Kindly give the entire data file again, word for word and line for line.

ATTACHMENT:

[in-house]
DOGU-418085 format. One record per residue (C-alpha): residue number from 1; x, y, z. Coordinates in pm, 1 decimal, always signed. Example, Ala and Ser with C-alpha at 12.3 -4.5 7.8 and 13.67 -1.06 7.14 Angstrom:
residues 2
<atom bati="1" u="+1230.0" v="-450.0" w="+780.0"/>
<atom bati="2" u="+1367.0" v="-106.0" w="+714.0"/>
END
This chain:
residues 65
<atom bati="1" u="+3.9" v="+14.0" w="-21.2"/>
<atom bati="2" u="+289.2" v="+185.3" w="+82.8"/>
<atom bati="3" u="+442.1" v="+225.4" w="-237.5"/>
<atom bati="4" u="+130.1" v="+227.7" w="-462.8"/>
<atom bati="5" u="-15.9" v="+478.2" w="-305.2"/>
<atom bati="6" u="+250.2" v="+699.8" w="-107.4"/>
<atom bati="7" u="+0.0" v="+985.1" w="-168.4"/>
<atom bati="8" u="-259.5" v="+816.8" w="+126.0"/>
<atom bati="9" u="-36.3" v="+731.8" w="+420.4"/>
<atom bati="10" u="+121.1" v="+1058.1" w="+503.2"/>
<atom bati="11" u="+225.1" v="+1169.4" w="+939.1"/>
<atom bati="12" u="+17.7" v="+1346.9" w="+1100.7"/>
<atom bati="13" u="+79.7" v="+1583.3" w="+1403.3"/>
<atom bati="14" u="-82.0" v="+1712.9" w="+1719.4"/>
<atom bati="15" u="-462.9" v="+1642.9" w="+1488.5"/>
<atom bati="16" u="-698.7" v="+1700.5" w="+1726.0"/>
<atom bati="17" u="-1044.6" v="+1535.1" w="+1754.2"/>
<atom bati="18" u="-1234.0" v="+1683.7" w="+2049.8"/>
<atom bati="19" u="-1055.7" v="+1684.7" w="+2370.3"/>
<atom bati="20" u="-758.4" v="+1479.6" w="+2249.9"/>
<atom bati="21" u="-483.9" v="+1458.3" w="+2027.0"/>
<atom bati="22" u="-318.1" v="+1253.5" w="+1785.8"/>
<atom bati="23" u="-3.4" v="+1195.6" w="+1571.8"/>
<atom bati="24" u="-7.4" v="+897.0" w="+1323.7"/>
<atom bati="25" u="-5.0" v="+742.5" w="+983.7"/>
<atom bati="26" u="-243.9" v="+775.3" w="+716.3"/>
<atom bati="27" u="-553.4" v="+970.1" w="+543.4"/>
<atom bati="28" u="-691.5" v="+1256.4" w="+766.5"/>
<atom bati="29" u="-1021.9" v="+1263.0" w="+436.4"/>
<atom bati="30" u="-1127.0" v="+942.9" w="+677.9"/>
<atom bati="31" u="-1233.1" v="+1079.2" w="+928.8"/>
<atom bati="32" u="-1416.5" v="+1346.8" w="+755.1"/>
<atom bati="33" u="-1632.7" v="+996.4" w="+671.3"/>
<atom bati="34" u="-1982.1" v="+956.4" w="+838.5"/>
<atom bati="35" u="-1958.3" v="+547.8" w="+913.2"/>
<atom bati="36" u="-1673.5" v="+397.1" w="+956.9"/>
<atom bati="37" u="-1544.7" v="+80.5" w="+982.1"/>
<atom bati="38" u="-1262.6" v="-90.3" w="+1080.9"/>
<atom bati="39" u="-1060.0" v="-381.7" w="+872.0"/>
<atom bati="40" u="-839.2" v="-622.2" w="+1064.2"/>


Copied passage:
[in-house]
DOGU-418085 format. One record per residue (C-alpha): residue number from 1; x, y, z. Coordinates in pm, 1 decimal, always signed. Example, Ala and Ser with C-alpha at 12.3 -4.5 7.8 and 13.67 -1.06 7.14 Angstrom:
residues 2
<atom bati="1" u="+1230.0" v="-450.0" w="+780.0"/>
<atom bati="2" u="+1367.0" v="-106.0" w="+714.0"/>
END
This chain:
residues 65
<atom bati="1" u="+3.9" v="+14.0" w="-21.2"/>
<atom bati="2" u="+289.2" v="+185.3" w="+82.8"/>
<atom bati="3" u="+442.1" v="+225.4" w="-237.5"/>
<atom bati="4" u="+130.1" v="+227.7" w="-462.8"/>
<atom bati="5" u="-15.9" v="+478.2" w="-305.2"/>
<atom bati="6" u="+250.2" v="+699.8" w="-107.4"/>
<atom bati="7" u="+0.0" v="+985.1" w="-168.4"/>
<atom bati="8" u="-259.5" v="+816.8" w="+126.0"/>
<atom bati="9" u="-36.3" v="+731.8" w="+420.4"/>
<atom bati="10" u="+121.1" v="+1058.1" w="+503.2"/>
<atom bati="11" u="+225.1" v="+1169.4" w="+939.1"/>
<atom bati="12" u="+17.7" v="+1346.9" w="+1100.7"/>
<atom bati="13" u="+79.7" v="+1583.3" w="+1403.3"/>
<atom bati="14" u="-82.0" v="+1712.9" w="+1719.4"/>
<atom bati="15" u="-462.9" v="+1642.9" w="+1488.5"/>
<atom bati="16" u="-698.7" v="+1700.5" w="+1726.0"/>
<atom bati="17" u="-1044.6" v="+1535.1" w="+1754.2"/>
<atom bati="18" u="-1234.0" v="+1683.7" w="+2049.8"/>
<atom bati="19" u="-1055.7" v="+1684.7" w="+2370.3"/>
<atom bati="20" u="-758.4" v="+1479.6" w="+2249.9"/>
<atom bati="21" u="-483.9" v="+1458.3" w="+2027.0"/>
<atom bati="22" u="-318.1" v="+1253.5" w="+1785.8"/>
<atom bati="23" u="-3.4" v="+1195.6" w="+1571.8"/>
<atom bati="24" u="-7.4" v="+897.0" w="+1323.7"/>
<atom bati="25" u="-5.0" v="+742.5" w="+983.7"/>
<atom bati="26" u="-243.9" v="+775.3" w="+716.3"/>
<atom bati="27" u="-553.4" v="+970.1" w="+543.4"/>
<atom bati="28" u="-691.5" v="+1256.4" w="+766.5"/>
<atom bati="29" u="-1021.9" v="+1263.0" w="+436.4"/>
<atom bati="30" u="-1127.0" v="+942.9" w="+677.9"/>
<atom bati="31" u="-1233.1" v="+1079.2" w="+928.8"/>
<atom bati="32" u="-1416.5" v="+1346.8" w="+755.1"/>
<atom bati="33" u="-1632.7" v="+996.4" w="+671.3"/>
<atom bati="34" u="-1982.1" v="+956.4" w="+838.5"/>
<atom bati="35" u="-1958.3" v="+547.8" w="+913.2"/>
<atom bati="36" u="-1673.5" v="+397.1" w="+956.9"/>
<atom bati="37" u="-1544.7" v="+80.5" w="+982.1"/>
<atom bati="38" u="-1262.6" v="-90.3" w="+1080.9"/>
<atom bati="39" u="-1060.0" v="-381.7" w="+872.0"/>
<atom bati="40" u="-839.2" v="-622.2" w="+1064.2"/>